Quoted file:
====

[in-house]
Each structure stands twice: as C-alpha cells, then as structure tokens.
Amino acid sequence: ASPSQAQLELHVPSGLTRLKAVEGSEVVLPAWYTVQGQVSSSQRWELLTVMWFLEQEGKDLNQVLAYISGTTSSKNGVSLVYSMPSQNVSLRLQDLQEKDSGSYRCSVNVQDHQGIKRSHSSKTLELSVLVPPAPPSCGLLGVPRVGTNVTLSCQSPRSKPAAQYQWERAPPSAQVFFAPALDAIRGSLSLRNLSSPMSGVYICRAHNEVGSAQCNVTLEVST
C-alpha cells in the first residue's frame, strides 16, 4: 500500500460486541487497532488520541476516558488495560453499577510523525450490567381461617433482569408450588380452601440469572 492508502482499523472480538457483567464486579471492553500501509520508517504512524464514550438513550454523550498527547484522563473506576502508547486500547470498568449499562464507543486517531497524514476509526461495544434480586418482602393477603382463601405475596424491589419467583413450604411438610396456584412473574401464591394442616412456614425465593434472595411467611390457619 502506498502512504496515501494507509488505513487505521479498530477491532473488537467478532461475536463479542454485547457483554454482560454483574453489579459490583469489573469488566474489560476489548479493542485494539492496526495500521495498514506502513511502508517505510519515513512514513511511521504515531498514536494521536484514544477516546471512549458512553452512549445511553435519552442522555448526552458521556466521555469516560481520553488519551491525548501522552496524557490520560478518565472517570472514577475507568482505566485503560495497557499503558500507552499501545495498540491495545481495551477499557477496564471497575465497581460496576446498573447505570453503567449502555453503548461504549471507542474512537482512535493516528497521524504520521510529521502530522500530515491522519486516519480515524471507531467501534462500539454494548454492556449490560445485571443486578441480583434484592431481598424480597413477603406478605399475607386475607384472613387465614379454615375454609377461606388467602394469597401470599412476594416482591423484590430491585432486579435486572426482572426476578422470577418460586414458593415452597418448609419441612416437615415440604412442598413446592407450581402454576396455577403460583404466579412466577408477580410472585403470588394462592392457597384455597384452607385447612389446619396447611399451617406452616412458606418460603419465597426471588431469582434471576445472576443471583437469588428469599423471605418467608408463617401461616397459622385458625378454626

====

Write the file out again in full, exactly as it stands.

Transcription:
[in-house]
Each structure stands twice: as C-alpha cells, then as structure tokens.
Amino acid sequence: ASPSQAQLELHVPSGLTRLKAVEGSEVVLPAWYTVQGQVSSSQRWELLTVMWFLEQEGKDLNQVLAYISGTTSSKNGVSLVYSMPSQNVSLRLQDLQEKDSGSYRCSVNVQDHQGIKRSHSSKTLELSVLVPPAPPSCGLLGVPRVGTNVTLSCQSPRSKPAAQYQWERAPPSAQVFFAPALDAIRGSLSLRNLSSPMSGVYICRAHNEVGSAQCNVTLEVST
C-alpha cells in the first residue's frame, strides 16, 4: 500500500460486541487497532488520541476516558488495560453499577510523525450490567381461617433482569408450588380452601440469572 492508502482499523472480538457483567464486579471492553500501509520508517504512524464514550438513550454523550498527547484522563473506576502508547486500547470498568449499562464507543486517531497524514476509526461495544434480586418482602393477603382463601405475596424491589419467583413450604411438610396456584412473574401464591394442616412456614425465593434472595411467611390457619 502506498502512504496515501494507509488505513487505521479498530477491532473488537467478532461475536463479542454485547457483554454482560454483574453489579459490583469489573469488566474489560476489548479493542485494539492496526495500521495498514506502513511502508517505510519515513512514513511511521504515531498514536494521536484514544477516546471512549458512553452512549445511553435519552442522555448526552458521556466521555469516560481520553488519551491525548501522552496524557490520560478518565472517570472514577475507568482505566485503560495497557499503558500507552499501545495498540491495545481495551477499557477496564471497575465497581460496576446498573447505570453503567449502555453503548461504549471507542474512537482512535493516528497521524504520521510529521502530522500530515491522519486516519480515524471507531467501534462500539454494548454492556449490560445485571443486578441480583434484592431481598424480597413477603406478605399475607386475607384472613387465614379454615375454609377461606388467602394469597401470599412476594416482591423484590430491585432486579435486572426482572426476578422470577418460586414458593415452597418448609419441612416437615415440604412442598413446592407450581402454576396455577403460583404466579412466577408477580410472585403470588394462592392457597384455597384452607385447612389446619396447611399451617406452616412458606418460603419465597426471588431469582434471576445472576443471583437469588428469599423471605418467608408463617401461616397459622385458625378454626